Photography Timeline

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Photography Timeline

(Including some important historical events)


We owe the name ‘Photography’ to Sir John

Hershel, who first used the term in 1839, the

year the photographic process became public.

The word is derived from the Greek words for

light and writing.






It may seem strange but cameras existed long

before photography. As far back as the 5th

Century BC, an image of the outside scene was

formed by sunlight through a small hole into a

darkened room. This is known as a Camera

Obscura which means ‘Darkened Room’.






The Camera Obscura was improved by utilising

a simple lens at one end and a ground-glass

screen at the other, upon which an image is

projected. This is used as an aid to drawing and

painting by artists including Vermeer,

Caravaggio and Canaletto.










Isaac Newton demonstrated that light is the

source of colour. He used a prism to split

sunlight into its constituent colours and another

to recombine them to make white light.





The German physicist Johann Heinrich Schulze

discovers the basic principle of photography by

noting that silver salts darken when exposed to






Beethoven composes

his Fifth Symphony.



Humphrey Davy reports to colleagues at a

scientific society on the results of Thomas

Wedgewood’s experiments with silhouettes of

leaves and other objects placed on paper

sensitized with silver nitrate. Unfortunately,

neither Wedgewood nor Davy is able to ‘fix’ the

results permanently.






Napoleon invades

Russia in June. His

armies enter Moscow

but are forced to

retreat in November

as winter sets in.




Michael Faraday

conducts a series of

experiments which

demonstrate the

principle of





Joseph Nicéphore Niépce creates a permanent

image using a camera obscura and white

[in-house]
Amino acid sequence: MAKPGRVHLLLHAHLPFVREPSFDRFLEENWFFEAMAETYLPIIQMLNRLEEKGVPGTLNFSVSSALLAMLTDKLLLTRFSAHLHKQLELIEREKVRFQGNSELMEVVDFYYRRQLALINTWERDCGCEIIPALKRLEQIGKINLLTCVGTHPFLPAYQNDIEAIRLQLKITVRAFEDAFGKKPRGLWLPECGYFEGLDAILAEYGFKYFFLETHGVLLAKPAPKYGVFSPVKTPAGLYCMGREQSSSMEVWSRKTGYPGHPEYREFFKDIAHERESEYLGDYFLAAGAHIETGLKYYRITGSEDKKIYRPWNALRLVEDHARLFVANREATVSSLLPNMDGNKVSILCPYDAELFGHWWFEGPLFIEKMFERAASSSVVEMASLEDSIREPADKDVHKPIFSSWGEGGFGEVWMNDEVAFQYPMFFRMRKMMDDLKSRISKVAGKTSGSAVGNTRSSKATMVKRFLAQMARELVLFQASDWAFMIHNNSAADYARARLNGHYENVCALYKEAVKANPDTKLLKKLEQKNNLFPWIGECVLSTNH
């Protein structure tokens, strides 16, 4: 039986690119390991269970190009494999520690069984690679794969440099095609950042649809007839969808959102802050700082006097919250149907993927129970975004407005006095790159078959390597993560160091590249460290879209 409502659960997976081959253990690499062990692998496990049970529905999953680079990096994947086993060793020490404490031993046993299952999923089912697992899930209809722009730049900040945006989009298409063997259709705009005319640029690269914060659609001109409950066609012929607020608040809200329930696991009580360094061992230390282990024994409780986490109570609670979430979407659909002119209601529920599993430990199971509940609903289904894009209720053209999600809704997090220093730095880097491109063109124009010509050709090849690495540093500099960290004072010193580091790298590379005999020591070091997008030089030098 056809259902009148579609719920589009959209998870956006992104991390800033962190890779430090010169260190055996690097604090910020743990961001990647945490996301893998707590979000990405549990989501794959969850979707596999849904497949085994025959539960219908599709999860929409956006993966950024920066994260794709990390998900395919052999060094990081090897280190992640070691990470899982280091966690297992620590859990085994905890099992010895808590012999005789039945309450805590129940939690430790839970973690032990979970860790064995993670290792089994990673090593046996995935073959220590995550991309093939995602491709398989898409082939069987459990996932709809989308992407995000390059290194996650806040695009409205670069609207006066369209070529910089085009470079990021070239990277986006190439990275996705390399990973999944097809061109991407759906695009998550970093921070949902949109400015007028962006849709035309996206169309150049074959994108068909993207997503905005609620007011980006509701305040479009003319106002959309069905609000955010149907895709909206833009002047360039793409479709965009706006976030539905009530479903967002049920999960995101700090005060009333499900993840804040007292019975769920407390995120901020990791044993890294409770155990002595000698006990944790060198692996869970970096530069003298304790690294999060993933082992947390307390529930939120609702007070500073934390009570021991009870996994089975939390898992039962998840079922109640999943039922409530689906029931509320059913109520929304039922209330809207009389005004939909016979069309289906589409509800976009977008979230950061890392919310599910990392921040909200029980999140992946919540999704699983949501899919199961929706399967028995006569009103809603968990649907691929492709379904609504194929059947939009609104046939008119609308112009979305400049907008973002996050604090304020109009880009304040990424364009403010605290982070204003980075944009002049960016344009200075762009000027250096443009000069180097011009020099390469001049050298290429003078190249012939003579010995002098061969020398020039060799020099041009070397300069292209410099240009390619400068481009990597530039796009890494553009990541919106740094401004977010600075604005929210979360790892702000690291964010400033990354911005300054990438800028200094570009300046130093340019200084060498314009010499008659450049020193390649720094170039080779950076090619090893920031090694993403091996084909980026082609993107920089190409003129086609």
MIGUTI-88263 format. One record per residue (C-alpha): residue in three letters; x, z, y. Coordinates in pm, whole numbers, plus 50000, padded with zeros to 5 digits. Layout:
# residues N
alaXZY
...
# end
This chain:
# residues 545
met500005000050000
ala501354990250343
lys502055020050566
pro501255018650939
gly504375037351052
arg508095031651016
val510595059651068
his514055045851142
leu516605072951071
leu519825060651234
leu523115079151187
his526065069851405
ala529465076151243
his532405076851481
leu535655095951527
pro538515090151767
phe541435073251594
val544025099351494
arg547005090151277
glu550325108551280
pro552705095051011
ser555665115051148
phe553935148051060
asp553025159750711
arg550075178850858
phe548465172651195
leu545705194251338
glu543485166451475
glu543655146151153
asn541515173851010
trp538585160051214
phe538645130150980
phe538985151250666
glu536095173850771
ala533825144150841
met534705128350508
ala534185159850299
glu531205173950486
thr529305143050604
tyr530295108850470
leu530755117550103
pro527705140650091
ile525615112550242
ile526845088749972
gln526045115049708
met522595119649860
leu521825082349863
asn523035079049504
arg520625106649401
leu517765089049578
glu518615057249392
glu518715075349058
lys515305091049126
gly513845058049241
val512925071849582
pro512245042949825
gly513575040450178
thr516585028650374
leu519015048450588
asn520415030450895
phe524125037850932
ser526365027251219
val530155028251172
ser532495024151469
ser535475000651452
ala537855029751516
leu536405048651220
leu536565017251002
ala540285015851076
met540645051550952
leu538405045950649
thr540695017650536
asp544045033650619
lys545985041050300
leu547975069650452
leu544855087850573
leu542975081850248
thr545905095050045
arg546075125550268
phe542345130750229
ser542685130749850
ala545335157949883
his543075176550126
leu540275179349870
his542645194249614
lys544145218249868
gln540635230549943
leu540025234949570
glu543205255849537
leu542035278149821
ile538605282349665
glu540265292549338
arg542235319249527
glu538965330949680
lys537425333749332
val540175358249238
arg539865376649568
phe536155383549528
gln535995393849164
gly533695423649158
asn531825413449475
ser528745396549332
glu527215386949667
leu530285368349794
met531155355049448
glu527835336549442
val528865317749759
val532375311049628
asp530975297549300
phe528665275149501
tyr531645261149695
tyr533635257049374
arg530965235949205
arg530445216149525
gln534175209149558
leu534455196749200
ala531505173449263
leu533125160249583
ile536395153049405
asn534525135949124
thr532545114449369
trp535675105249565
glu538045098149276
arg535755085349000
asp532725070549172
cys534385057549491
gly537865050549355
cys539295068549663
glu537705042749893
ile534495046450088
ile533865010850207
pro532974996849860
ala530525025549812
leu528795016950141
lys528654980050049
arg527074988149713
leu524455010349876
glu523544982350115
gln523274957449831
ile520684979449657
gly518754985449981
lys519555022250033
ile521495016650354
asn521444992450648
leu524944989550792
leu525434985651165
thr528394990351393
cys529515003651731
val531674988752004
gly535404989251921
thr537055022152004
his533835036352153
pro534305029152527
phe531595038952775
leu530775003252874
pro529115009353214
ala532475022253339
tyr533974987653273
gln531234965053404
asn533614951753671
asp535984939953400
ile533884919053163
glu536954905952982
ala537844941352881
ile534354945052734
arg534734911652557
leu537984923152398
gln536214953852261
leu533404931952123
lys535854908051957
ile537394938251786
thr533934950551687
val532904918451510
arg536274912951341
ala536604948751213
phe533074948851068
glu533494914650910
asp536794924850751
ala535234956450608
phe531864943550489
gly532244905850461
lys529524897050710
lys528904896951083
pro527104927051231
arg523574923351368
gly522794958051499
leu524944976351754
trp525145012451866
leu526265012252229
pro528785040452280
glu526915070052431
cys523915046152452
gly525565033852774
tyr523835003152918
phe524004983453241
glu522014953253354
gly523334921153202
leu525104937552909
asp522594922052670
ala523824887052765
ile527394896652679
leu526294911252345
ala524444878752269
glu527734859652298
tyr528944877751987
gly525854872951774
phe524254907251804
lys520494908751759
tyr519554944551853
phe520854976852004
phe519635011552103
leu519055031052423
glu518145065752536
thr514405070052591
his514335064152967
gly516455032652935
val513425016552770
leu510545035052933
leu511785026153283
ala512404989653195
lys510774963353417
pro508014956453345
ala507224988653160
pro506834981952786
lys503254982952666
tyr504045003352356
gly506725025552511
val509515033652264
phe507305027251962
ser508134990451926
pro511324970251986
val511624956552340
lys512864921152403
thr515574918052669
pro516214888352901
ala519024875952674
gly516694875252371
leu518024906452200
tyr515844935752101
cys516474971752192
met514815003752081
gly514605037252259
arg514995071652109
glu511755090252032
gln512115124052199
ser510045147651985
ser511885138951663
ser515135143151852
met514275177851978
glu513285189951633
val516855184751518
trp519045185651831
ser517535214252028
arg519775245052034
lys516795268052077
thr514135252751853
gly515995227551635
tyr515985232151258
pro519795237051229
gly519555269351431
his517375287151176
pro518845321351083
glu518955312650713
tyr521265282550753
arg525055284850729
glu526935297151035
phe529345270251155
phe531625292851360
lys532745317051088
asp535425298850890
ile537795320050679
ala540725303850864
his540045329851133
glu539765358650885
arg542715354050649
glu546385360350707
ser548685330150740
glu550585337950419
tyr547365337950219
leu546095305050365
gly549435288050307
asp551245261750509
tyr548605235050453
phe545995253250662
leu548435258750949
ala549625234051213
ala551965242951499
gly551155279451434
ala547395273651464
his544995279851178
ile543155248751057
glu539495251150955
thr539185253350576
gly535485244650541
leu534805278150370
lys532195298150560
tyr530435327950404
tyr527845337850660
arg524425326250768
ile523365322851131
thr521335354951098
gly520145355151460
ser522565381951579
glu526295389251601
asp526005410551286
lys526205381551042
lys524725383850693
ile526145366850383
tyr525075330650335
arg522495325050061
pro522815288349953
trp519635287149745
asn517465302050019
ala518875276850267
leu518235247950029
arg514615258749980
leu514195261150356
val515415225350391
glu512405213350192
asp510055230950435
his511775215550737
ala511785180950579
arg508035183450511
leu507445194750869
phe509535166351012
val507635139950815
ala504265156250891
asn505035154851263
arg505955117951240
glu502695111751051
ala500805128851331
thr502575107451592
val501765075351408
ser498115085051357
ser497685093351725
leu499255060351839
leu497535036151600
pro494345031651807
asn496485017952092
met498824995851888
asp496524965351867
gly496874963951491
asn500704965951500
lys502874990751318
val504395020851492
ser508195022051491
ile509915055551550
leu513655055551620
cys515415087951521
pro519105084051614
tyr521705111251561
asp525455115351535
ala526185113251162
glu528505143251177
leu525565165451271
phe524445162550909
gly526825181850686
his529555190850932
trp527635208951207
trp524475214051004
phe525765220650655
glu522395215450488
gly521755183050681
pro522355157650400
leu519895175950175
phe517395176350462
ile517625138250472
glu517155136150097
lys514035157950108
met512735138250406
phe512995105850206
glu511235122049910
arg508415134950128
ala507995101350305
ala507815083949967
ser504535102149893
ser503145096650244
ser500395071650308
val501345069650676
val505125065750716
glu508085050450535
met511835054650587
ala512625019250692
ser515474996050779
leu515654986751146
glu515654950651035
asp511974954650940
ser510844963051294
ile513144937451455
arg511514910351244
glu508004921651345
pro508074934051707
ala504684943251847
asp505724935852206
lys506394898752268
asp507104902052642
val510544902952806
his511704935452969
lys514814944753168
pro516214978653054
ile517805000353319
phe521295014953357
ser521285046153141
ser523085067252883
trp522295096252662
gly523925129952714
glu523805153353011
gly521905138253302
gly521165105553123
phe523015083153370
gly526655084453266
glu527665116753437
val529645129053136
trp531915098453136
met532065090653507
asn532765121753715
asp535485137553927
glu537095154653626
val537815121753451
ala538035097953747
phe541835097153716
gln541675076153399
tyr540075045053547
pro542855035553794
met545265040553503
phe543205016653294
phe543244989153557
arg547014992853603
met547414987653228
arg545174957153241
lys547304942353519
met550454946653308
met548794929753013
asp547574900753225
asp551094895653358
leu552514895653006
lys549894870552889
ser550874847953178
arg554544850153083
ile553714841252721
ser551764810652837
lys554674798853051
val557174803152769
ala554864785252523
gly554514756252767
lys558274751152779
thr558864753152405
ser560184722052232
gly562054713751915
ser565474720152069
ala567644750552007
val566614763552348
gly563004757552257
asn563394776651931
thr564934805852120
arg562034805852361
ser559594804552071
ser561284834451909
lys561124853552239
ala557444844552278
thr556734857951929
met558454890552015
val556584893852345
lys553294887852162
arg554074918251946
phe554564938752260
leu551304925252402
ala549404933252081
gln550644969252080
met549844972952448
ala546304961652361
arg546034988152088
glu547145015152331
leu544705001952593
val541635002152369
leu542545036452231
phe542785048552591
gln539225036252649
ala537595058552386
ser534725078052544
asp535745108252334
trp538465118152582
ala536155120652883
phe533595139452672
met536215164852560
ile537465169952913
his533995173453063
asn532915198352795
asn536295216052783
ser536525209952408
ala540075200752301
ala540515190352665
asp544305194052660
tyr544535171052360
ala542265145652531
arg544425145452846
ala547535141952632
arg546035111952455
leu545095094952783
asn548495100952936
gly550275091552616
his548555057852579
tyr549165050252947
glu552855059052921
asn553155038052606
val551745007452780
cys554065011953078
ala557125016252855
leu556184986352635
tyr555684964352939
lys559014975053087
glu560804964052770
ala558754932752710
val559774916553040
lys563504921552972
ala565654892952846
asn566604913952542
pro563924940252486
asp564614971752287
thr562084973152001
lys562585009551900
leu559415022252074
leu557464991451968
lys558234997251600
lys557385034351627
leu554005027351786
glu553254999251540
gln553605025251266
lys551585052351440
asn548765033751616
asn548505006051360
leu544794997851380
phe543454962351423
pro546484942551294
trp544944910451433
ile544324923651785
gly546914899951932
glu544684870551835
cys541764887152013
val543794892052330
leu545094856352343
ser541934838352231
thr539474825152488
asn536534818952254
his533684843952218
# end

bitumen, it took 8 hours to expose.






Lois Daguerre’s invention, which was bought by

the French government, produced a one-of-a-

kind picture on metal, the DAGUERREOTYPE.



The term Photography is patented.



The American Anti-

Slavery Society is

founded in Boston

dedicated to abolition

throughout the United

States. The Slavery

Abolition Act is

passed in Britain,

outlawing slavery

throughout the British




The name calotype came from the Greek ‘kalos’,

meaning beautiful. Henry Fox Talbot creates

permanent (negative) images using paper

soaked in silver chloride and fixed with a salt

solution, the CALOTYPE. He then creates

positive images by contact printing onto another

sheet of paper. The process introduced two

important advances – the use of the developer

and the exploitation of the latent image.



The revolution of

February 1848

deposes King Louis-

Philippe and

establishes the

second French

Republic, with Louis-

Napoleon Bonaparte

elected as president.

Karl Marx and

Frederich Engels

publish the

Join now!

communist manifesto,

a critique of the

capitalist system.







The painter David Octavius Hill forms a

partnership with the photographer Robert

Adamson to produce calotype portraits of

Edinburgh notables. From their studio they

make many of the finest portraits of the 1840s.




The Pencil of Nature, the first commercially

produced, photographically illustrated book, is

published in six parts over two years. Consisting

of twenty-four calotypes by Henry Fox Talbot.


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